The term "soft tissue surgery" covers a very large range of procedures from neutering to various surgeries involving the skin as well as the muscles and all of the various internal organs other than the bony skeleton.
From years in general and busy charitable practice, there are a large number soft tissue procedures David is very confident to perform. Below are some of the more technically demanding procedures that David performs.
Total Ear Canal Ablation and Lateral Bulla Osteotomy (TECA + LBO)
This is a salvage procedure. TECA + LBO can be a very effective means for managing severe ear disease affecting the ear canal and/or deeper disease of the middle ear. The whole ear canal is removed and the opening into the bony chamber of the middle ear is opened to allow drainage of debris and infection. The ear flap, or pinna, is left behind in almost all cases. There is normally a big improvement in patient comfort even after such a major operation. Sometimes there is a dramatic improvement in patient temperament which may be as a result of improved comfort.
Patients are often more comfortable following TECA than those undergoing 'less severe' surgeries, presumably because of the more complete removal o abnormal, painful tissues. Some patients will even be more responsive to sounds post-op, even those who have had the procedure performed on both ears. I think this can be attributed to two main factors; that the patient is no longer in chronic pain and that sound will still be transferred to the inner ear through the various bones of the skull. Pre-operatively, the ear canals are often so closed over and the middle ear so full of debris, it must be like trying to listen with ears full of water and fingers plugging your ears.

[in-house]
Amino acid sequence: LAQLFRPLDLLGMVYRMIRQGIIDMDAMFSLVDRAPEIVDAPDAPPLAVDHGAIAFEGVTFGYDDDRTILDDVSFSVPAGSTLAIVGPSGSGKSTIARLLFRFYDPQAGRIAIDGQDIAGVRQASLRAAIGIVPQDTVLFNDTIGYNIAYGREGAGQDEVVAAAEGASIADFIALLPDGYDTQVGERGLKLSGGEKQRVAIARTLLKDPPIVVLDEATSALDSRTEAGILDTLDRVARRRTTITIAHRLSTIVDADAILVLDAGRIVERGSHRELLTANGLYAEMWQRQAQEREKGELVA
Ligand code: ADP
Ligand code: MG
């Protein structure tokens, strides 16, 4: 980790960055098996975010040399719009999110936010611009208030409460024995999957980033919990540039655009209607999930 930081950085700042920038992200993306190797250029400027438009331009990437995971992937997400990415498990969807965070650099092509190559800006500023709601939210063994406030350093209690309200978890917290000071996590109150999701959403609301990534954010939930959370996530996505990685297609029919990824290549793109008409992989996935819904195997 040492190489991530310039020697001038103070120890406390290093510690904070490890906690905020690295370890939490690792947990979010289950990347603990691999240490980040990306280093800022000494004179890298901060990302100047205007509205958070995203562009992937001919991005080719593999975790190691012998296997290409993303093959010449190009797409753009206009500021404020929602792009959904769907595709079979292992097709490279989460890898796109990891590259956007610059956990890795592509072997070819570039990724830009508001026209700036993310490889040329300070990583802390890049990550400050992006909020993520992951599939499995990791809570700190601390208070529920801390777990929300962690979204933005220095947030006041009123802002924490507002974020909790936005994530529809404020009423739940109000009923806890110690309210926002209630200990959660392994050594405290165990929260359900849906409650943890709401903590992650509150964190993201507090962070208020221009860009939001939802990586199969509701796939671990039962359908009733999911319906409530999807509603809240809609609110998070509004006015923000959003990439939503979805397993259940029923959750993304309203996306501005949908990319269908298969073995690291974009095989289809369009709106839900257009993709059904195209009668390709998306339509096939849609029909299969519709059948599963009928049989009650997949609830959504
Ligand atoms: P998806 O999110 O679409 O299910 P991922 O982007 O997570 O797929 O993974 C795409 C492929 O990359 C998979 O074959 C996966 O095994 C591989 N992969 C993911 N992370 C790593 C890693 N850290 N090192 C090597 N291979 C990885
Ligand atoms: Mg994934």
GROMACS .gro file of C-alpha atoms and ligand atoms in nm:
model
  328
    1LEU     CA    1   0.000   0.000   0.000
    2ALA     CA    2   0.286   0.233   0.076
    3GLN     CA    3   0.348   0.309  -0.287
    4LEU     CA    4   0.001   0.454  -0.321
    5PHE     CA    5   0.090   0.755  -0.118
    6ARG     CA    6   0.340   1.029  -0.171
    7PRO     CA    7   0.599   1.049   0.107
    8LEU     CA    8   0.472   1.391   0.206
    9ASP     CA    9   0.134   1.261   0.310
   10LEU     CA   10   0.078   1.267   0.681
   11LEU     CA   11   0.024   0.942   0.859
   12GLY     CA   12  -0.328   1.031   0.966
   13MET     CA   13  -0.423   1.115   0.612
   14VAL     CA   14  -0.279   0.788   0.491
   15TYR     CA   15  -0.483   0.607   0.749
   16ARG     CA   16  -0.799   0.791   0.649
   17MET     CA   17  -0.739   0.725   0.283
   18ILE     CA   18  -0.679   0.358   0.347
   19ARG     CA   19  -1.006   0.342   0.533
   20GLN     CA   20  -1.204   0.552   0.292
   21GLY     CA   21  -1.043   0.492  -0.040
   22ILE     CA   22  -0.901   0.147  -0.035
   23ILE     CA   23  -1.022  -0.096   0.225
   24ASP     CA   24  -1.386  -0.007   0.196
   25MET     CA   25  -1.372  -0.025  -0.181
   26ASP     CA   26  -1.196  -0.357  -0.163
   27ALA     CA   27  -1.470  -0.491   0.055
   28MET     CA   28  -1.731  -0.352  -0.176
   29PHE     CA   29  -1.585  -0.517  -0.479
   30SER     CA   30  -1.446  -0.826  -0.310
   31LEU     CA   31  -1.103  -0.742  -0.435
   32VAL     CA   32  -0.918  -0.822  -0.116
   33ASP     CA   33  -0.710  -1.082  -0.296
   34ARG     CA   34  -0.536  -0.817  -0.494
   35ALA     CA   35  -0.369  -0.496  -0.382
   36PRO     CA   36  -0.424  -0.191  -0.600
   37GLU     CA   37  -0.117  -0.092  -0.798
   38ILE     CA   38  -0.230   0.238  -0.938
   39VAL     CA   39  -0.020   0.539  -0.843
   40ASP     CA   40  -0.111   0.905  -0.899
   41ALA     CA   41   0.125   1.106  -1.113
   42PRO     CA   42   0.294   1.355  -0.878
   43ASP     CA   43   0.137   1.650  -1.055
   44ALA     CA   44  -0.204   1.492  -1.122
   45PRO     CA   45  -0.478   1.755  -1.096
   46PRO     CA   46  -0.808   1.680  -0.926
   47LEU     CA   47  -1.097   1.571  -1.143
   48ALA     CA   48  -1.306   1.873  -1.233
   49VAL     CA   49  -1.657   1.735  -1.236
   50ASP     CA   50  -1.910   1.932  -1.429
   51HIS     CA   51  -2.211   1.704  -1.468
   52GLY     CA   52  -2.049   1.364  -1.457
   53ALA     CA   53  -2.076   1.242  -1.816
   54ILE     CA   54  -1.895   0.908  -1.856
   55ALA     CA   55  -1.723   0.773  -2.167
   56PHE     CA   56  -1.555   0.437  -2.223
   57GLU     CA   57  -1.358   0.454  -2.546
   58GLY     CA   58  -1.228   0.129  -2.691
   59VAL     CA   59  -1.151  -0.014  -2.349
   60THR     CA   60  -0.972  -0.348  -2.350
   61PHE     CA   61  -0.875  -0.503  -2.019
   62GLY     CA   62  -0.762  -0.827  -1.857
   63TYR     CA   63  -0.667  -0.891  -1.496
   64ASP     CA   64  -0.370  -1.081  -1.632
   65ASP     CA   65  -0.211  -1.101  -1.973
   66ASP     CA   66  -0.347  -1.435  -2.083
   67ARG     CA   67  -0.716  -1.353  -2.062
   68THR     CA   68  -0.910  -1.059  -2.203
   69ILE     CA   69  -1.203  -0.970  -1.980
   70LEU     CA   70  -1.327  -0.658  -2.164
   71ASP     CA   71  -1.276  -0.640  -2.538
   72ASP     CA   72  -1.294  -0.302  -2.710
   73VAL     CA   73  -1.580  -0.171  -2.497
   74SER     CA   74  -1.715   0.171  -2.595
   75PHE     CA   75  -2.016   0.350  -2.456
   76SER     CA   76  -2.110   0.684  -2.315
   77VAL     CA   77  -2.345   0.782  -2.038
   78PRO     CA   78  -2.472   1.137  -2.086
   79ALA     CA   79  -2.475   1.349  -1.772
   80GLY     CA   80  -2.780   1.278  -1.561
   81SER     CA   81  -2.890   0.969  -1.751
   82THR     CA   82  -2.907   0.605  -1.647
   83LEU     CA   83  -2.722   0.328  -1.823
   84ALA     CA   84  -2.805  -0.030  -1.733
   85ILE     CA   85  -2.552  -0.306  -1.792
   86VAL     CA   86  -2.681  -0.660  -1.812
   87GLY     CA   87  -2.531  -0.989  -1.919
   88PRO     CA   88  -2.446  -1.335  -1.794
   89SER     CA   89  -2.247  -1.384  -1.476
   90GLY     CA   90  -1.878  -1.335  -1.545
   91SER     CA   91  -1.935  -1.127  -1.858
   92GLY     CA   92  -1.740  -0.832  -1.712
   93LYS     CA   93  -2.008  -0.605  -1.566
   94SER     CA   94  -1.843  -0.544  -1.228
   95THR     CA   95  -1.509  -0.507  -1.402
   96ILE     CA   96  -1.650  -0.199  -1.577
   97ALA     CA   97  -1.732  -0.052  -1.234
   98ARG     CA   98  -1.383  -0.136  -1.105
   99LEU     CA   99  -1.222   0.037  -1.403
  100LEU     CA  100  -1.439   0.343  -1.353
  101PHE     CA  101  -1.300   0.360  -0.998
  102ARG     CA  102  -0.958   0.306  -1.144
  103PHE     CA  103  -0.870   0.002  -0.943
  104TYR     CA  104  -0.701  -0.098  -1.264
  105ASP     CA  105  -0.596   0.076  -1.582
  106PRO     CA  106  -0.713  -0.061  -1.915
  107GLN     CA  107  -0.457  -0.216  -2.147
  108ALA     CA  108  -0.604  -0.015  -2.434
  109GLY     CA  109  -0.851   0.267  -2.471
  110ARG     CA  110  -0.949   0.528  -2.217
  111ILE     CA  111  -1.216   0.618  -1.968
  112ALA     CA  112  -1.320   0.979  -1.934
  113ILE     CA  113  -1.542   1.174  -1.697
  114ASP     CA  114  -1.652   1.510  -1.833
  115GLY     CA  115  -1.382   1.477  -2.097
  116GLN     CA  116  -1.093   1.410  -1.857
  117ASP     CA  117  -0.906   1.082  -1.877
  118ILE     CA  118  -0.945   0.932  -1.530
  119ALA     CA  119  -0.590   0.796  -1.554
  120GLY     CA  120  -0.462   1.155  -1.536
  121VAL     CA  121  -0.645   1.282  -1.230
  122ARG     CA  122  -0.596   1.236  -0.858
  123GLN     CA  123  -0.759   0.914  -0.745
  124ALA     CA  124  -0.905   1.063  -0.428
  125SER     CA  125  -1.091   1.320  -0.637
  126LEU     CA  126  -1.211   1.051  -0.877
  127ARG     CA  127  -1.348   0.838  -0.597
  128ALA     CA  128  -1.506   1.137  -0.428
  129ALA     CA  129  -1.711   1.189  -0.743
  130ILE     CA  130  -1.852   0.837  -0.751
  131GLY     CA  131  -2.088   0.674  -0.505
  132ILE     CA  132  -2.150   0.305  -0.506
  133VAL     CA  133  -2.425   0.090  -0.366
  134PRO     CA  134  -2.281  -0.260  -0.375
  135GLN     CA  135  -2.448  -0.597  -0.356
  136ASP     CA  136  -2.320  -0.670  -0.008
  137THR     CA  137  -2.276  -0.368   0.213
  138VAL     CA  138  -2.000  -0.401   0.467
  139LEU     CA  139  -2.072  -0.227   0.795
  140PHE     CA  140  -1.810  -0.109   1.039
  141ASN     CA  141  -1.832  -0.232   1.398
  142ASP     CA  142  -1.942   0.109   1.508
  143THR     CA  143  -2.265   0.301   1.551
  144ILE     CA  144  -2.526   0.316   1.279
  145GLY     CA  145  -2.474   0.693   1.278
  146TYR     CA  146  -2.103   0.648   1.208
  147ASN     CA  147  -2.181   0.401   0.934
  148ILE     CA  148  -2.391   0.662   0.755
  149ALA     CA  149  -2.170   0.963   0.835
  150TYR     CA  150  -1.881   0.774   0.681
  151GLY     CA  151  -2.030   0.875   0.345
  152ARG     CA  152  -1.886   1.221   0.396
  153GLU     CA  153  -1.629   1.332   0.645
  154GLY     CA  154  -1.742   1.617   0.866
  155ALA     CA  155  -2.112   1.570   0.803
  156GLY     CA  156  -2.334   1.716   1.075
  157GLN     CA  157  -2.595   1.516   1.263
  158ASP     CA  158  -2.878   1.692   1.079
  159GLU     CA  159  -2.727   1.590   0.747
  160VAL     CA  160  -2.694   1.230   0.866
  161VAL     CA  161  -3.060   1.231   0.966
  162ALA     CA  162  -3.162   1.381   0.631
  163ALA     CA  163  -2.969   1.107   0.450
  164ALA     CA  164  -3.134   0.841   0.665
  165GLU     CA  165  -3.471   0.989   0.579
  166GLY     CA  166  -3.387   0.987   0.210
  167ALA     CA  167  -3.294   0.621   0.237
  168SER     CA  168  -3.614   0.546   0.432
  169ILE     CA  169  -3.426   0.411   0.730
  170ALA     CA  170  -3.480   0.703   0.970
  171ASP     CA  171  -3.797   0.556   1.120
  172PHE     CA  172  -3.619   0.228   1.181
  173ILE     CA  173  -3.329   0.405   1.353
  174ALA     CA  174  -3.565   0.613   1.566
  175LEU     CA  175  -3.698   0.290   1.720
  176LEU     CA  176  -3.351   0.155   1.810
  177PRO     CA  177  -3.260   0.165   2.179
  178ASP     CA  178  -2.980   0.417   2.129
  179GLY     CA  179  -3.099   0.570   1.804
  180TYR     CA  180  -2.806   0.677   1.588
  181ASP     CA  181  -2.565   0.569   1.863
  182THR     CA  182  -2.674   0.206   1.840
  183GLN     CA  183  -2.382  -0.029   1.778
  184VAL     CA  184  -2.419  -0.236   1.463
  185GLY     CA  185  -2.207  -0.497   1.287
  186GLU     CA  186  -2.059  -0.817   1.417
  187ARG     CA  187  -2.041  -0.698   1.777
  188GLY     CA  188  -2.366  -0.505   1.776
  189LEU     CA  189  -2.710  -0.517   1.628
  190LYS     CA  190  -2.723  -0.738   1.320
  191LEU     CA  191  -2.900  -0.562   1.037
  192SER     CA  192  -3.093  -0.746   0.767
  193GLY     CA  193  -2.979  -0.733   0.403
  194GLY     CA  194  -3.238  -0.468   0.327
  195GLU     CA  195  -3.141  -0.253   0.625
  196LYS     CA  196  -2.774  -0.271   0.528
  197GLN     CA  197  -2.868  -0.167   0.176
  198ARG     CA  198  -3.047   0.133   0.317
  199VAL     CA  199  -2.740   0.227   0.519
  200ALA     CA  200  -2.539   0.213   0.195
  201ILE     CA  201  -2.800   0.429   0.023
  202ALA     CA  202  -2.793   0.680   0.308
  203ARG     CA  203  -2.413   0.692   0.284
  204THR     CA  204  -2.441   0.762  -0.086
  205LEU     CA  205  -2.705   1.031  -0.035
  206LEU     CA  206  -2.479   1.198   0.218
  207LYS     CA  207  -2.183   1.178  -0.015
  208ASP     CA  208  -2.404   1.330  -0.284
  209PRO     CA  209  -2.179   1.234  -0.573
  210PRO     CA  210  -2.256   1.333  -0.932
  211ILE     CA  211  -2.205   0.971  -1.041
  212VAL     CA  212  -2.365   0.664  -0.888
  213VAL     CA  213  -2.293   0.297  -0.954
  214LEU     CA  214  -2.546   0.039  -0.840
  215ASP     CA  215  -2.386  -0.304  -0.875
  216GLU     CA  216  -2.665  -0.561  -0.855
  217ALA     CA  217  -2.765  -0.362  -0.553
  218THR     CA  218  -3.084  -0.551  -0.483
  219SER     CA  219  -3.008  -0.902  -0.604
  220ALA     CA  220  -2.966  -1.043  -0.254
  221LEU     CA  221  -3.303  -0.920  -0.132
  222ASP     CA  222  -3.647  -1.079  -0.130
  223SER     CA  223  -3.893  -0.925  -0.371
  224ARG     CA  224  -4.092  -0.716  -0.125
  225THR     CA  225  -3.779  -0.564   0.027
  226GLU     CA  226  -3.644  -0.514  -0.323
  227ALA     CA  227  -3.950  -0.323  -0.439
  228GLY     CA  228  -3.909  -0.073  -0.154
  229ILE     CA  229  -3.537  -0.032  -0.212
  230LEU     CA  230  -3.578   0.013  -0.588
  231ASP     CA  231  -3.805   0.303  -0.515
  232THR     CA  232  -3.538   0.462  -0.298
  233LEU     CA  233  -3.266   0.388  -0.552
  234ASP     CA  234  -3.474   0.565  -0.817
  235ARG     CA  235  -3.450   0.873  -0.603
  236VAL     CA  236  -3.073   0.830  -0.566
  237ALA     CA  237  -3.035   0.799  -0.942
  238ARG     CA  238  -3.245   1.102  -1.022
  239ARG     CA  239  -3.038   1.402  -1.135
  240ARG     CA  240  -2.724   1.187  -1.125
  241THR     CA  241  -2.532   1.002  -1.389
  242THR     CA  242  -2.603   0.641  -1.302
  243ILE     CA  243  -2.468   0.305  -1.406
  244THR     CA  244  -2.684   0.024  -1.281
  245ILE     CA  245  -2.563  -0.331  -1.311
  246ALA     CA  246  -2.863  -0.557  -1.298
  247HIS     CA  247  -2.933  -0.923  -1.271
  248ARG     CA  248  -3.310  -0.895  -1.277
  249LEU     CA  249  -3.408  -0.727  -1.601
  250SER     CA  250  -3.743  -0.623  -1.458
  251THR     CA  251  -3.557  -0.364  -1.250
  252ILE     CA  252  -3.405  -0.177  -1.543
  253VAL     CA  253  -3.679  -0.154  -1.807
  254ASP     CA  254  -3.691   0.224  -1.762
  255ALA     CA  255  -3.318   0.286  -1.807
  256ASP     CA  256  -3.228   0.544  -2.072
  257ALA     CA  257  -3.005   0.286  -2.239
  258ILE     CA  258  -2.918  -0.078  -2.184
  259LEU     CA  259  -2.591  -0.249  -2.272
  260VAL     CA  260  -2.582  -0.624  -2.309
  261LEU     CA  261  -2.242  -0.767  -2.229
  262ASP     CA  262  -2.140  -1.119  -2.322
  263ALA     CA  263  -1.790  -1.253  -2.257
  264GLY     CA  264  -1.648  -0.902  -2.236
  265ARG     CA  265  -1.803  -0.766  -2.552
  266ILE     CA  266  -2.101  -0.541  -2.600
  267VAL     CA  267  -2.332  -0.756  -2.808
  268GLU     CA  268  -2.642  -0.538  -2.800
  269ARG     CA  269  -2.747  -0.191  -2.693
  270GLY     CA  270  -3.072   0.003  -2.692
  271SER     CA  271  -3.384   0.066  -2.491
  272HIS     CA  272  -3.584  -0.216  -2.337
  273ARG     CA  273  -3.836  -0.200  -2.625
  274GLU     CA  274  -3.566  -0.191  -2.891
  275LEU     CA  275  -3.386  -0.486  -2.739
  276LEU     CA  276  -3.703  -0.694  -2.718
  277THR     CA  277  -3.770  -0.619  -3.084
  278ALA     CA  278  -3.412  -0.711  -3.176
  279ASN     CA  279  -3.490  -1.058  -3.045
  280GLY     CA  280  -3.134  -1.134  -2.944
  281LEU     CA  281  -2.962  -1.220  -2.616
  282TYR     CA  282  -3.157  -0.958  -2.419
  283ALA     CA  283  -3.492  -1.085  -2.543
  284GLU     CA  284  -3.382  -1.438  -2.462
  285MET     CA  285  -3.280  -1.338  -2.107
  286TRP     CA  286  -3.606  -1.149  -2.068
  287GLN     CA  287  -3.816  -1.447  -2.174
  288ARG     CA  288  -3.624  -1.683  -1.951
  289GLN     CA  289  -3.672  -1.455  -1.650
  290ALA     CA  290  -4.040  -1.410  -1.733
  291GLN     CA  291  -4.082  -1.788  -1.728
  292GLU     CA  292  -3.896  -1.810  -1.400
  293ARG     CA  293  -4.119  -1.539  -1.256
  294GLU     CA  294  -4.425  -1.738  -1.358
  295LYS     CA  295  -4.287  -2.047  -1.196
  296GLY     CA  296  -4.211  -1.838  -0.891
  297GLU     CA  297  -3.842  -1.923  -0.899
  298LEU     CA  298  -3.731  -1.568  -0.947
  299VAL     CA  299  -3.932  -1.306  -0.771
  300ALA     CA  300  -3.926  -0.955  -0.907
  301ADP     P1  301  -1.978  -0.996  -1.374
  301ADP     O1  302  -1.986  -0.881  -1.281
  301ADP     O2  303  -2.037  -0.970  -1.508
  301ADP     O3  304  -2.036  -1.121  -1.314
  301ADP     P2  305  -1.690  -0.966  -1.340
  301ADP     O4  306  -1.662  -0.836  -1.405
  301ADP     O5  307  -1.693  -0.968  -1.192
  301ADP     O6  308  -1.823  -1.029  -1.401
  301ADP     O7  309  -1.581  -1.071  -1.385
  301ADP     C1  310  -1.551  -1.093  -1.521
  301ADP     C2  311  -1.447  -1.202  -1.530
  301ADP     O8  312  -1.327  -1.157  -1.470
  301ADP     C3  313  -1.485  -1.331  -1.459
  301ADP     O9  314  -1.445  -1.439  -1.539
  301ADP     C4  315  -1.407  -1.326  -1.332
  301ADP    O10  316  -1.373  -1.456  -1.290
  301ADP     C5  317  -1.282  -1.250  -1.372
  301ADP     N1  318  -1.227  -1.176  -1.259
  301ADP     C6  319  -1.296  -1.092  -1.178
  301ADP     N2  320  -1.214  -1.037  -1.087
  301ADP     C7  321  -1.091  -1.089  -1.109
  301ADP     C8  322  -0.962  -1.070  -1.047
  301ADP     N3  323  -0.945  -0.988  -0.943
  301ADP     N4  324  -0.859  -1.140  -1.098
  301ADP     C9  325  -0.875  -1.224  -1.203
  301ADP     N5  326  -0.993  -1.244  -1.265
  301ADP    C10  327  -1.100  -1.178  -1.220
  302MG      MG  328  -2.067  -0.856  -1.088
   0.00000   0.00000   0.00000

David has performed more than fifty TECA's, many of them on Shar-Peis with genetically very narrow (stenotic) ear canals. Unfortunately many of these patients have concurrent allergies or allergic type disease affecting the ears making the problems even worse. Inflammation and irreversible thickening of the tissues within the ear canal results in further narrow the ear canal until the canal becomes almost completely closed over and 'end-stage'.
End stage otitis externa secondary to congenital aural stenosis in a Shar-Pei
During surgery, there are various important structures that should be avoided. Dissection can be tricky, especially if the regional anatomy has been distorted by disease. Facial paralysis is a reasonably common complication of surgery. In most cases it will be temporary due to nerve bruising during dissection, but in some cases it may be permanent. Facial paralysis causes the affected side of the face to droop with an inability to blink and to have a floppy lip amongst other issues. There are some very major blood vessels deep in towards the middle ear as well. Although it is very rare, fatal haemorrhage is theoretically possible. If infected material, debris, ear canal tissues or middle ear membranes are not completely removed or if the bony cavity of the middle ear is not sufficiently opened to provide adequate drainage into surrounding tissues, deep seated infection or sinus tracts might develop that might not be completely responsive to drugs alone.
The most common complications are thankfully minor and include minor wound infection and occasionally a small amount of wound breakdown. This is, perhaps, not surprising since deep seated ear infection in very narrowed ears is near impossible to completely clear before surgery.
By removing much of the supportive cartilage for the ear-canal, ear flaps will normally be floppy after surgery and might even flap backwards.